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7 Dec, 2022 14:02

UK no longer a foreign aid ‘superpower’ – minister

Hosting refugees at home drains the budget for bilateral programs abroad, MPs were told
UK no longer a foreign aid ‘superpower’ – minister

The UK is no longer a “development superpower,” the British minister responsible for overseas aid has told a parliamentary committee. 

Andrew Mitchell said “draconian” budget cuts to bilateral programs were necessary because funding had been diverted to meet the needs of refugees arriving in Britain from countries like Ukraine and Afghanistan. 

He made the remarks before members of the UK Parliament’s International Development Committee on Tuesday. Mitchell was appointed minister of state for aid issues in the Foreign Office by Prime Minister Rishi Sunak in October, effectively returning to the same office he held a decade ago. 

“Let us not beat about the bush. We are not a development superpower at the moment and that is something that is bemoaned around the world,” Mitchell told his fellow lawmakers. He contrasted the scarcity of funding with the resources that were available during premierships of Tony Blair and David Cameron.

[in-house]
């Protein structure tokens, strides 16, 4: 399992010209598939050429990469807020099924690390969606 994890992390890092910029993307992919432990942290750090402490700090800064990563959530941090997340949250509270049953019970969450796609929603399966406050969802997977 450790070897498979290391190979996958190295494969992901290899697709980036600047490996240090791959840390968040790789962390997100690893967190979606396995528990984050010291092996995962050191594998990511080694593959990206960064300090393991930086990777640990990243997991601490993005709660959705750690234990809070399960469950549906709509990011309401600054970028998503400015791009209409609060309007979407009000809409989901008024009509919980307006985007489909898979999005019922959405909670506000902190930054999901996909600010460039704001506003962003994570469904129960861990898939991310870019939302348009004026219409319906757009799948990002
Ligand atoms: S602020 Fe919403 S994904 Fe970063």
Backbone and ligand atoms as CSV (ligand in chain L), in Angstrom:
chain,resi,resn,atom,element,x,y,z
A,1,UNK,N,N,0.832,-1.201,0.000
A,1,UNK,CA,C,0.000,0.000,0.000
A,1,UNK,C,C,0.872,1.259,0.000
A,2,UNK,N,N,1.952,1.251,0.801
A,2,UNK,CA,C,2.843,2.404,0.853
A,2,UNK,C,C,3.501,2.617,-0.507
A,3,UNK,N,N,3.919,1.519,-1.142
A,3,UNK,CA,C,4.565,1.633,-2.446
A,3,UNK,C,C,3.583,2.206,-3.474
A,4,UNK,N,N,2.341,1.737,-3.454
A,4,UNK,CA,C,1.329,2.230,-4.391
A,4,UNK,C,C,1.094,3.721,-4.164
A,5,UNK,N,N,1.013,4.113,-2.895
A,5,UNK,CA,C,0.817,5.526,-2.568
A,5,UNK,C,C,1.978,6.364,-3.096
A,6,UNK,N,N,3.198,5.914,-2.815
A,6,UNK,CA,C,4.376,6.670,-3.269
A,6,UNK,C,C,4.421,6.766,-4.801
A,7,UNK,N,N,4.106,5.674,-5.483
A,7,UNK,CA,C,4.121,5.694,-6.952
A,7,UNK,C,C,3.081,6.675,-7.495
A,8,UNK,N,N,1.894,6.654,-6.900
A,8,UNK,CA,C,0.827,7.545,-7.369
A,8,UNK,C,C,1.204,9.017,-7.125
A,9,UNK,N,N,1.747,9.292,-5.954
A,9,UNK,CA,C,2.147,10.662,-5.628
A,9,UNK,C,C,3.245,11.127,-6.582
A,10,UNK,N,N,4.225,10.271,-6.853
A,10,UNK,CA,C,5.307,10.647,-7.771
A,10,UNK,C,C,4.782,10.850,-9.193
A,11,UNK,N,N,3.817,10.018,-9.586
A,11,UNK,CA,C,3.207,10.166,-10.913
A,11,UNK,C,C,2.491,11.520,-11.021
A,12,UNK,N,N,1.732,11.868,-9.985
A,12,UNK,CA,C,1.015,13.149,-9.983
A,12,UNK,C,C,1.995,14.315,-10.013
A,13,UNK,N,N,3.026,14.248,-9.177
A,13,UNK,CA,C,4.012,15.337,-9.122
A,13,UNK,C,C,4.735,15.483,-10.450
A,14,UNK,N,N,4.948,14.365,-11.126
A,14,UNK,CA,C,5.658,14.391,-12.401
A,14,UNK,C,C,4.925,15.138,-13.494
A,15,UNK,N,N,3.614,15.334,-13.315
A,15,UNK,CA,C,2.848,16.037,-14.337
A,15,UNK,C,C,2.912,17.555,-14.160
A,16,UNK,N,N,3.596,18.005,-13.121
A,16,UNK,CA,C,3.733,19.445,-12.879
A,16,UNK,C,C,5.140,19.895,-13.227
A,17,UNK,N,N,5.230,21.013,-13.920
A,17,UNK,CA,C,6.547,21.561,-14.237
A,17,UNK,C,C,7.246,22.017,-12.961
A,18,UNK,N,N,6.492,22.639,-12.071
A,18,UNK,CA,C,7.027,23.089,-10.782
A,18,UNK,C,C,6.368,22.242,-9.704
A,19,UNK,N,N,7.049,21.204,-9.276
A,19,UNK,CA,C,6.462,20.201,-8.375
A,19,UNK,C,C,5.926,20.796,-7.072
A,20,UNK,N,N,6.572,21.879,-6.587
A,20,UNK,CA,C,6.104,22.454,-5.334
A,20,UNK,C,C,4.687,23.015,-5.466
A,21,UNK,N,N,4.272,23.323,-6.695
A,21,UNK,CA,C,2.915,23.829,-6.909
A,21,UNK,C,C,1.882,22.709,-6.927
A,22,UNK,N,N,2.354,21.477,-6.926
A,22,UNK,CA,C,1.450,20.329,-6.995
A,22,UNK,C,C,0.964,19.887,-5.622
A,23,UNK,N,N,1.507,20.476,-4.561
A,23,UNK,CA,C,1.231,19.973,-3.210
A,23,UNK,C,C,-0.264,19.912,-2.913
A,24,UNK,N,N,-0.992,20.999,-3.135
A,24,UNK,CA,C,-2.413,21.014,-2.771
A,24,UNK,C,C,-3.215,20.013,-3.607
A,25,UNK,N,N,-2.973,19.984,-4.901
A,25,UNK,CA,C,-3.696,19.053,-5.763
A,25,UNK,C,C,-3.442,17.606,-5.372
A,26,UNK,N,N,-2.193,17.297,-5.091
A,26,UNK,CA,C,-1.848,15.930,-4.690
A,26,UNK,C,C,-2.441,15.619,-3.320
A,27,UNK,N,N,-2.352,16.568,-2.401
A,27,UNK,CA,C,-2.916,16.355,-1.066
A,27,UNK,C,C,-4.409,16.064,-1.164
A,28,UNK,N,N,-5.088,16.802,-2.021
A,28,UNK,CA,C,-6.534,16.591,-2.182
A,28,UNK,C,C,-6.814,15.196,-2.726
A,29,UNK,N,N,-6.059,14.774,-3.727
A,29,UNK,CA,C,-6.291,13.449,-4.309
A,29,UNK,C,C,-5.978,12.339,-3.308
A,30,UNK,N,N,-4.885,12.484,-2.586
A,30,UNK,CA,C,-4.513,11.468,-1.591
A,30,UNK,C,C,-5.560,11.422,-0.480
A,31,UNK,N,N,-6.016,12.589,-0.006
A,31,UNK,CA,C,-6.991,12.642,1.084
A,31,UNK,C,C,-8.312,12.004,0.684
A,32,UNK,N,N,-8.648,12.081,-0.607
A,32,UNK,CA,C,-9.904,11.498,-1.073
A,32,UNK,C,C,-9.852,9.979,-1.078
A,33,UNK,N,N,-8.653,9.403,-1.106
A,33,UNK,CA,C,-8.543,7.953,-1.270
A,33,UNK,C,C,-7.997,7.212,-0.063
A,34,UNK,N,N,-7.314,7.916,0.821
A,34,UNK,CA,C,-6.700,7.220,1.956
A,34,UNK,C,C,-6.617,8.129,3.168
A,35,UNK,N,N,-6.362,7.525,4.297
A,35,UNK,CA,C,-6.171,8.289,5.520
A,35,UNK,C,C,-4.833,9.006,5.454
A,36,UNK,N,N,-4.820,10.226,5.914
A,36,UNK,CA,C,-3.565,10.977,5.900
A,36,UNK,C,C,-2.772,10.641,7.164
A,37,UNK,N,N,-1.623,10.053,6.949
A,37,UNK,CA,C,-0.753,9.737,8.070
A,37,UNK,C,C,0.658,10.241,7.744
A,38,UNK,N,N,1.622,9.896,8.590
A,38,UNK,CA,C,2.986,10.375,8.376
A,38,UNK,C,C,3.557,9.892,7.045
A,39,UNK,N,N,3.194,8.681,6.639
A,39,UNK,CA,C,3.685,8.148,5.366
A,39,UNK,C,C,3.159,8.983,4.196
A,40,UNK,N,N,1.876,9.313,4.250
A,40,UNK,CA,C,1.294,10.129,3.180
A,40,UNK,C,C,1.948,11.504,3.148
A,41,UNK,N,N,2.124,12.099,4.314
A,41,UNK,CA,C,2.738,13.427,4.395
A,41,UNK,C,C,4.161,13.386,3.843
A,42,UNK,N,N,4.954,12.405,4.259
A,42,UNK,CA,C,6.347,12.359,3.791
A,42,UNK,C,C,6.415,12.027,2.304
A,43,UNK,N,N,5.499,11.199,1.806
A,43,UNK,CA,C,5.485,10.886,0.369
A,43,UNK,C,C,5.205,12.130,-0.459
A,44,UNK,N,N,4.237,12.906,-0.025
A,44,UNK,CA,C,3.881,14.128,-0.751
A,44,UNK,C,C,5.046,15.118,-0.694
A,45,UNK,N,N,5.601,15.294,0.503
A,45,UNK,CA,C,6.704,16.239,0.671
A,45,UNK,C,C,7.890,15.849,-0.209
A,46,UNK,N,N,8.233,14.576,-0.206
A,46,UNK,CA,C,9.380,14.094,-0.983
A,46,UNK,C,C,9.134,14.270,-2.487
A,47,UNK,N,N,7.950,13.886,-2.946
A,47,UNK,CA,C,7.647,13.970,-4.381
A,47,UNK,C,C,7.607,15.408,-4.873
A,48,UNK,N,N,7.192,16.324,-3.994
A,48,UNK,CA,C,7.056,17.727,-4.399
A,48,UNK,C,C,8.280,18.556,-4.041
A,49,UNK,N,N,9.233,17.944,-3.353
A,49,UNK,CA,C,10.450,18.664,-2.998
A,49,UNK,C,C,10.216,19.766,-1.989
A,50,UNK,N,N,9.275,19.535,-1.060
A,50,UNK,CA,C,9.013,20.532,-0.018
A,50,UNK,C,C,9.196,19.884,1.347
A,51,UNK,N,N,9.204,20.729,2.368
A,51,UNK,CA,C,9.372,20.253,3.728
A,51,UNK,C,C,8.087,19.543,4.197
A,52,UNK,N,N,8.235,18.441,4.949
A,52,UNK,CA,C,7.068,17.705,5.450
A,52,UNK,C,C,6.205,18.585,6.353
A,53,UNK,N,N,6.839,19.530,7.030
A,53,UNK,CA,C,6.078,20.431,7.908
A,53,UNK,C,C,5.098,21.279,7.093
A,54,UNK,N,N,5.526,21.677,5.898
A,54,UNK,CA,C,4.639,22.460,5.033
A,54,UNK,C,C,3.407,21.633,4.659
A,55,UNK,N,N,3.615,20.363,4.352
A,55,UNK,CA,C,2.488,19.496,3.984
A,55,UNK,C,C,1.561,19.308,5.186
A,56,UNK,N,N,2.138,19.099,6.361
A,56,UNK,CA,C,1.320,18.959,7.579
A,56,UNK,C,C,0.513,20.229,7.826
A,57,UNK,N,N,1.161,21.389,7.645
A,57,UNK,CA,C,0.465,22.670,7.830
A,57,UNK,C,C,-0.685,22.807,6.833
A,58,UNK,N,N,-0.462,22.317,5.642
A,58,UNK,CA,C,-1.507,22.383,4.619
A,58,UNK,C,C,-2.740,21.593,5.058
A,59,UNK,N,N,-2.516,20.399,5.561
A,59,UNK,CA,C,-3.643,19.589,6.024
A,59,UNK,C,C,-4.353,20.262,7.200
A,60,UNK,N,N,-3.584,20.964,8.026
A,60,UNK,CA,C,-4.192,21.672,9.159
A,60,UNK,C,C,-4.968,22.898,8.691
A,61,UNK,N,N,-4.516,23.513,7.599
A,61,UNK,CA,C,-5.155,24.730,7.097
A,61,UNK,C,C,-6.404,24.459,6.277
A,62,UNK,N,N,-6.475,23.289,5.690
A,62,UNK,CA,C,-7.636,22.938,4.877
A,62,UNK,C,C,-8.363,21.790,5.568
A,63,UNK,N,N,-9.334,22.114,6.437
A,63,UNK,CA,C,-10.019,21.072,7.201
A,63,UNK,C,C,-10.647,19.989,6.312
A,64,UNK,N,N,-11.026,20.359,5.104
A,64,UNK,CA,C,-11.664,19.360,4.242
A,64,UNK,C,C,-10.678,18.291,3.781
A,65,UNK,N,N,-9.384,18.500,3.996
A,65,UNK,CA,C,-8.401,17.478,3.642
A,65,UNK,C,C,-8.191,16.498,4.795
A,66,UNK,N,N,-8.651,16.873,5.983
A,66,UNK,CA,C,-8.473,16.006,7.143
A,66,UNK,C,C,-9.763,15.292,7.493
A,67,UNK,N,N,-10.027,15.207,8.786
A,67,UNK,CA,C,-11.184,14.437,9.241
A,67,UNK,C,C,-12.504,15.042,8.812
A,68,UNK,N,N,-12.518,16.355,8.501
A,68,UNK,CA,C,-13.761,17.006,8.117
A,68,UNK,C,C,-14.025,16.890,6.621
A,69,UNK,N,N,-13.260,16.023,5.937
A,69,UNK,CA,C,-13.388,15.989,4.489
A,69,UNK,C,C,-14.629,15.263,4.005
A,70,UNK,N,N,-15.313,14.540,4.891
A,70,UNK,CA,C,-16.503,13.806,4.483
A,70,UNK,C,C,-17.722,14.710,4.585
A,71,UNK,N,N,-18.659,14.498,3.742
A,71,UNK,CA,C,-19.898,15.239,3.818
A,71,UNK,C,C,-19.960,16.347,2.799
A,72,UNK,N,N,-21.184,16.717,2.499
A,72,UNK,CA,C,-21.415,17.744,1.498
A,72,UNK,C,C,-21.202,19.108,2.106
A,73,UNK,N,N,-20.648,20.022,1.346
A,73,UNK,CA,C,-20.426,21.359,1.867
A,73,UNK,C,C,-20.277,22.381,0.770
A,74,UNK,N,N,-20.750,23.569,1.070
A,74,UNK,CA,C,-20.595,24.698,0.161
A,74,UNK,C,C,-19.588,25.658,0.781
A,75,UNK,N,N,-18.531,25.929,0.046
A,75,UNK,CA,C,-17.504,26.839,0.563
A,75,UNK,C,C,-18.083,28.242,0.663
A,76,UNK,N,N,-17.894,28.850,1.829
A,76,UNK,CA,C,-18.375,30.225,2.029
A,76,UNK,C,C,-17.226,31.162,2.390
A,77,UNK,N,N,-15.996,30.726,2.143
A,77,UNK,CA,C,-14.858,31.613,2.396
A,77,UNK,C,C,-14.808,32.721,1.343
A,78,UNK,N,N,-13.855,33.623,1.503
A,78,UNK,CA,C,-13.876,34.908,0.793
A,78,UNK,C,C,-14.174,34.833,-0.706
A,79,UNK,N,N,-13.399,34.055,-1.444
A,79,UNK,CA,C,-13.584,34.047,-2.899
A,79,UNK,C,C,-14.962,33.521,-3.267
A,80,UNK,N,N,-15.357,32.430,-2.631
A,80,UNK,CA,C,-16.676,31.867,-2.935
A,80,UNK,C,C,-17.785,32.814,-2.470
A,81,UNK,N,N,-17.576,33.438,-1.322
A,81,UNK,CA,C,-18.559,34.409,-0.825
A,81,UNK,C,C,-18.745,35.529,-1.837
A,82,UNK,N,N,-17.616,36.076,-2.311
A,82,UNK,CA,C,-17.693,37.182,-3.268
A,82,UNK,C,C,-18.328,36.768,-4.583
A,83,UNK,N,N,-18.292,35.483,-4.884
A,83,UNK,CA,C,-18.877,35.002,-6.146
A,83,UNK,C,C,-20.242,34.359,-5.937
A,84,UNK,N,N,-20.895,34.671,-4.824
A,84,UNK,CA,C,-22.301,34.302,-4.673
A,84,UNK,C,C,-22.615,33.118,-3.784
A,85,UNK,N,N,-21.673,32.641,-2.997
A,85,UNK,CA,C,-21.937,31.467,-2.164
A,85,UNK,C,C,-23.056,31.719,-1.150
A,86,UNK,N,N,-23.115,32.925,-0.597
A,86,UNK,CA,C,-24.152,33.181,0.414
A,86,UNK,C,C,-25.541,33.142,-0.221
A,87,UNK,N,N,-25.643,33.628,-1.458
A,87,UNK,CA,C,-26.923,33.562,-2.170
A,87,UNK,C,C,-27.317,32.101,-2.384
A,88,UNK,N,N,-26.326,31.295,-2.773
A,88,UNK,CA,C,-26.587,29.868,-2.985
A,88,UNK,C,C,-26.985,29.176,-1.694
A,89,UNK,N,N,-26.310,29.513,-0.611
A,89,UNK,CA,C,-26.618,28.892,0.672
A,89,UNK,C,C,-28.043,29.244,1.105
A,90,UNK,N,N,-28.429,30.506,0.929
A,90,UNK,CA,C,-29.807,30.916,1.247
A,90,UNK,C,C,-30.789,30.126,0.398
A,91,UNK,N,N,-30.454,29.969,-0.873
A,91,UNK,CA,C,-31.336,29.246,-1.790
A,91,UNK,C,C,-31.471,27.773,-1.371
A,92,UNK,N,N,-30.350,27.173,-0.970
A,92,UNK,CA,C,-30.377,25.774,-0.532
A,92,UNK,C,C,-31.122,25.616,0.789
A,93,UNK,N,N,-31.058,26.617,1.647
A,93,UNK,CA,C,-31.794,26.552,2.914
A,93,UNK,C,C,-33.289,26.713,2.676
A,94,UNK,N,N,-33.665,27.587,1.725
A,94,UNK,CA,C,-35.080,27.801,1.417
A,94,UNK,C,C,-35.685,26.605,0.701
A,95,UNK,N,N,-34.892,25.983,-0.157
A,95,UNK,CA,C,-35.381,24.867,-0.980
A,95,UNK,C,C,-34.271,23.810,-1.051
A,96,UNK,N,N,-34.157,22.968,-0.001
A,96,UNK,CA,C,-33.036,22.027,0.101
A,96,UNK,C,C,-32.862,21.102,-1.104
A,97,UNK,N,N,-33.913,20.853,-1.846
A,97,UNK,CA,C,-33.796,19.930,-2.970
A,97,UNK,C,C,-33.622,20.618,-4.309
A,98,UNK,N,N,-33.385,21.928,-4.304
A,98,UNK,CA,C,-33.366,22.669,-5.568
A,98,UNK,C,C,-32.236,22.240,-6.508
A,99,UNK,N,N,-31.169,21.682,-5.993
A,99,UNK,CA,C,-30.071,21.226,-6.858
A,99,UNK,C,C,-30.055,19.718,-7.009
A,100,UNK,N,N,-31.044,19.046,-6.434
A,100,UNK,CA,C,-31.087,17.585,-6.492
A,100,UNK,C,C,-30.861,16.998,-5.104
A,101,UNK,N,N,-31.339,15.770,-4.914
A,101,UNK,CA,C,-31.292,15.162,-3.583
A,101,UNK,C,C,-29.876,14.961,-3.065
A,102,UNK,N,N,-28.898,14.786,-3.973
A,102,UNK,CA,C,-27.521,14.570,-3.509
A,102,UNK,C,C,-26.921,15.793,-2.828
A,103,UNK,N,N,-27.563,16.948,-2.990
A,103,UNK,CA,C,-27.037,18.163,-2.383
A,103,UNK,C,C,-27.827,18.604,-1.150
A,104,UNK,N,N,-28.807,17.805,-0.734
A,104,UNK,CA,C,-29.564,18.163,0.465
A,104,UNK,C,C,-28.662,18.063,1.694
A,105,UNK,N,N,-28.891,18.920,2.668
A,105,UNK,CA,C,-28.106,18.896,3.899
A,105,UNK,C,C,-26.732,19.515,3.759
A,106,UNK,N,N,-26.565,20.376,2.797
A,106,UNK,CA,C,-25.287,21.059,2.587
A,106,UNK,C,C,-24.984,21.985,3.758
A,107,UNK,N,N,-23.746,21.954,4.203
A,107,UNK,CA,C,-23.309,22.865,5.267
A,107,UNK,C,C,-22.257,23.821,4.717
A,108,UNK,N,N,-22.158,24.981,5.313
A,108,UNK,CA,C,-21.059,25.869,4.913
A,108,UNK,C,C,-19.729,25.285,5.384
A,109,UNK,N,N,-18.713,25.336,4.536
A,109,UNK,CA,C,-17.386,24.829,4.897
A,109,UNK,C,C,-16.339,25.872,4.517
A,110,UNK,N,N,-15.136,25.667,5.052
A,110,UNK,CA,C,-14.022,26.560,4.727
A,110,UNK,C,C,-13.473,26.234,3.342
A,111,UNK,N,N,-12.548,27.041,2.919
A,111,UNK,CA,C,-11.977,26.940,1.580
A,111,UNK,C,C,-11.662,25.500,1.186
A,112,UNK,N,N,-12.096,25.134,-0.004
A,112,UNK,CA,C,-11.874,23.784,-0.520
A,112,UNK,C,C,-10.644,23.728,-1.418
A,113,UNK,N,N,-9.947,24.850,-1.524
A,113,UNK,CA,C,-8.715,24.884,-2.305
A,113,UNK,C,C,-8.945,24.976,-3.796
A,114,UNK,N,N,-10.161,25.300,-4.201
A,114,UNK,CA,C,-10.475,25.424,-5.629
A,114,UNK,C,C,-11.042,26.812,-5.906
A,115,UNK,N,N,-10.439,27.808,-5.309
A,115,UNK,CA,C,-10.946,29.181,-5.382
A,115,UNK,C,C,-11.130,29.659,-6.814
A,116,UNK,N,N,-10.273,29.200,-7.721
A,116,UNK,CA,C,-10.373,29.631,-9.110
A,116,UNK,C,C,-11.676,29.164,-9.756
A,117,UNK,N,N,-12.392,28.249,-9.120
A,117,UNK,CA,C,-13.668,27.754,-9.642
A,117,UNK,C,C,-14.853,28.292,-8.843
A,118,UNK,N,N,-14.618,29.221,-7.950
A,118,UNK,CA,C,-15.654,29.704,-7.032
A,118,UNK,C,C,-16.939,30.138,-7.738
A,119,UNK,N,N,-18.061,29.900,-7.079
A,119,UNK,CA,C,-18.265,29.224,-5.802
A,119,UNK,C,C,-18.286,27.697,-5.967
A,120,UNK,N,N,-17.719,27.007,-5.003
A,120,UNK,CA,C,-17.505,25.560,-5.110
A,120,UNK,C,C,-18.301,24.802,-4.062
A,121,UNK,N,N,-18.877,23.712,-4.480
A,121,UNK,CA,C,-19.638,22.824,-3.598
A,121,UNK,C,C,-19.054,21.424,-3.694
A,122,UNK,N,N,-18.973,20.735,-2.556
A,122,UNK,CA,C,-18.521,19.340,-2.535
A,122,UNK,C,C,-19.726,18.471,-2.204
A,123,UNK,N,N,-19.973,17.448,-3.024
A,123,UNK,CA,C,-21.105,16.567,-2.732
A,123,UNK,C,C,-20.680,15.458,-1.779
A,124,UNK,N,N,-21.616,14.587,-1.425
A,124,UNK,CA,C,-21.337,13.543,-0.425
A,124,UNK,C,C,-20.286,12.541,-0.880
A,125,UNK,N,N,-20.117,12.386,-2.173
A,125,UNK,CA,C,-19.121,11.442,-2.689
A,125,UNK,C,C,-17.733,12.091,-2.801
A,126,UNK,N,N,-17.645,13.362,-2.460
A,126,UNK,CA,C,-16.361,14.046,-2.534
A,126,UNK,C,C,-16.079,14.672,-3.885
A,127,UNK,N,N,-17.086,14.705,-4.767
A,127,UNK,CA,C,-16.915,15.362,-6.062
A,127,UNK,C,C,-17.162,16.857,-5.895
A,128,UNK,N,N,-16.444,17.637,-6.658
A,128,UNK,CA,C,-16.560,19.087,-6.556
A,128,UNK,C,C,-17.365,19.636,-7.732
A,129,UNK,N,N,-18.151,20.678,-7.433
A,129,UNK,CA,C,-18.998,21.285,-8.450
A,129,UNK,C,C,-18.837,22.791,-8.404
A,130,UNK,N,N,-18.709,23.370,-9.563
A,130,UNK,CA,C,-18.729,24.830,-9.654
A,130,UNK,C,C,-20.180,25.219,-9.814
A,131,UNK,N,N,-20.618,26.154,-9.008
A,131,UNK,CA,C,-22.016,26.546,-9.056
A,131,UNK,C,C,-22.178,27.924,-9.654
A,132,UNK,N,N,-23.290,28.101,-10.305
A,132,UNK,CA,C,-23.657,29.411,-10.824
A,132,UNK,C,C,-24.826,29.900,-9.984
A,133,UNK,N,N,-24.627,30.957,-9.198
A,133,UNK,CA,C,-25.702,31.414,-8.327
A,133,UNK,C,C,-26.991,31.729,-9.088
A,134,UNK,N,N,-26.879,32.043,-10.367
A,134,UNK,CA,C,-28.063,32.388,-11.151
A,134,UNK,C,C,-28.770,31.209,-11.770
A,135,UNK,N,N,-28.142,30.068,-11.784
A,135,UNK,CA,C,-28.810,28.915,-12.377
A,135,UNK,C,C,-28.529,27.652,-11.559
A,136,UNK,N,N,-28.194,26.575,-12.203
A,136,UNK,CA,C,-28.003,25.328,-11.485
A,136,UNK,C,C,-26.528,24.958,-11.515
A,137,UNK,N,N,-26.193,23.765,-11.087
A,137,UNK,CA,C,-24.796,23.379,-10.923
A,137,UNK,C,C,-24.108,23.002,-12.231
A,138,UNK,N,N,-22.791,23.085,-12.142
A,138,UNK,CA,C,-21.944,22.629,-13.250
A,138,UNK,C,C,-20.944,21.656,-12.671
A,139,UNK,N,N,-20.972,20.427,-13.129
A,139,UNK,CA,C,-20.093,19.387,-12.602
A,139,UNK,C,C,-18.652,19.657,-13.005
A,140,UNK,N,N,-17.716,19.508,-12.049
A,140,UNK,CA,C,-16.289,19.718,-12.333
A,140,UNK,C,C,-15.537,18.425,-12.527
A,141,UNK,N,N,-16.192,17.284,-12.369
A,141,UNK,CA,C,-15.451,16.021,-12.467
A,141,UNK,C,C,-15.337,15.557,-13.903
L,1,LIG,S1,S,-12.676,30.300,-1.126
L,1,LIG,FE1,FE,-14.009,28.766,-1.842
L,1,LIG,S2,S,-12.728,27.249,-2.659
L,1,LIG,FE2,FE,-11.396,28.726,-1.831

“If we are going to get that back, we are going to have to make some structural changes in the department,” he added. 

Mitchell said he had to reduce the budget for bilateral programs by some 30% for the rest of the financial year. This was partially due to the Home Office drawing on his department’s funds to cover the cost of hosting an increasing number of refugees from countries including Syria, Afghanistan and Ukraine. 

An estimated £3 billion ($3.65 billion) was taken from the Official Development Assistance (ODA) coffers to pay for travel, food and accommodation for refugees this year. As a result, the aid budget ran “out of control” and had to be corrected, Mitchell told the committee. 

The UK has been reducing its foreign aid spending for years. In 2021, it abandoned a pledge to keep ODA funding at 0.7% of Gross National Income (GNI), reducing it by around £12 billion ($14.58 billion) to 0.5% of GNI. Aid groups are concerned that further reductions are inevitable. 

By the end of the year, the UK may have recorded as many as 270,000 refugee arrivals, the largest number in decades, according to a September forecast by the think-tank Center for Global Development.  

Mitchell has a long track record dealing with aid affairs. Under David Cameron, he served as secretary of state for international development, leading the specialized foreign aid department, which was merged with the Foreign Office in 2020. Prior to that, he was the Tory shadow secretary for the same portfolio.